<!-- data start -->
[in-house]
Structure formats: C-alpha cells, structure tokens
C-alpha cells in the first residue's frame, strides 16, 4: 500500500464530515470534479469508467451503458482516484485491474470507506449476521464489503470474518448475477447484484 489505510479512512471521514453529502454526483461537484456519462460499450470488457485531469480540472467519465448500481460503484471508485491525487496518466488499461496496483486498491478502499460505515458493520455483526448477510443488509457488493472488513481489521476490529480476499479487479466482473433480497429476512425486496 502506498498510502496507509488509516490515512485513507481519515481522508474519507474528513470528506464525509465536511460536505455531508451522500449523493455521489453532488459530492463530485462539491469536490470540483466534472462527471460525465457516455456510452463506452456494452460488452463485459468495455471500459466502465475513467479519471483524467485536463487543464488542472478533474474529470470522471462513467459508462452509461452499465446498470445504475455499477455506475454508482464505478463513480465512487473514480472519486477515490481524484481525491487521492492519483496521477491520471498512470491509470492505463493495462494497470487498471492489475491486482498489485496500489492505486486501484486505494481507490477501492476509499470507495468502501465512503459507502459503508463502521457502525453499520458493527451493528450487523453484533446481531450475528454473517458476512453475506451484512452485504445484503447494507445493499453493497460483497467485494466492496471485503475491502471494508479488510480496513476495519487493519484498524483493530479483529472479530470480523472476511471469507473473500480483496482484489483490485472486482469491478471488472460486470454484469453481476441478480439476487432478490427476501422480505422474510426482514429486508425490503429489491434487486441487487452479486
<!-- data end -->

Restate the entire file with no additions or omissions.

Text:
[in-house]
Structure formats: C-alpha cells, structure tokens
C-alpha cells in the first residue's frame, strides 16, 4: 500500500464530515470534479469508467451503458482516484485491474470507506449476521464489503470474518448475477447484484 489505510479512512471521514453529502454526483461537484456519462460499450470488457485531469480540472467519465448500481460503484471508485491525487496518466488499461496496483486498491478502499460505515458493520455483526448477510443488509457488493472488513481489521476490529480476499479487479466482473433480497429476512425486496 502506498498510502496507509488509516490515512485513507481519515481522508474519507474528513470528506464525509465536511460536505455531508451522500449523493455521489453532488459530492463530485462539491469536490470540483466534472462527471460525465457516455456510452463506452456494452460488452463485459468495455471500459466502465475513467479519471483524467485536463487543464488542472478533474474529470470522471462513467459508462452509461452499465446498470445504475455499477455506475454508482464505478463513480465512487473514480472519486477515490481524484481525491487521492492519483496521477491520471498512470491509470492505463493495462494497470487498471492489475491486482498489485496500489492505486486501484486505494481507490477501492476509499470507495468502501465512503459507502459503508463502521457502525453499520458493527451493528450487523453484533446481531450475528454473517458476512453475506451484512452485504445484503447494507445493499453493497460483497467485494466492496471485503475491502471494508479488510480496513476495519487493519484498524483493530479483529472479530470480523472476511471469507473473500480483496482484489483490485472486482469491478471488472460486470454484469453481476441478480439476487432478490427476501422480505422474510426482514429486508425490503429489491434487486441487487452479486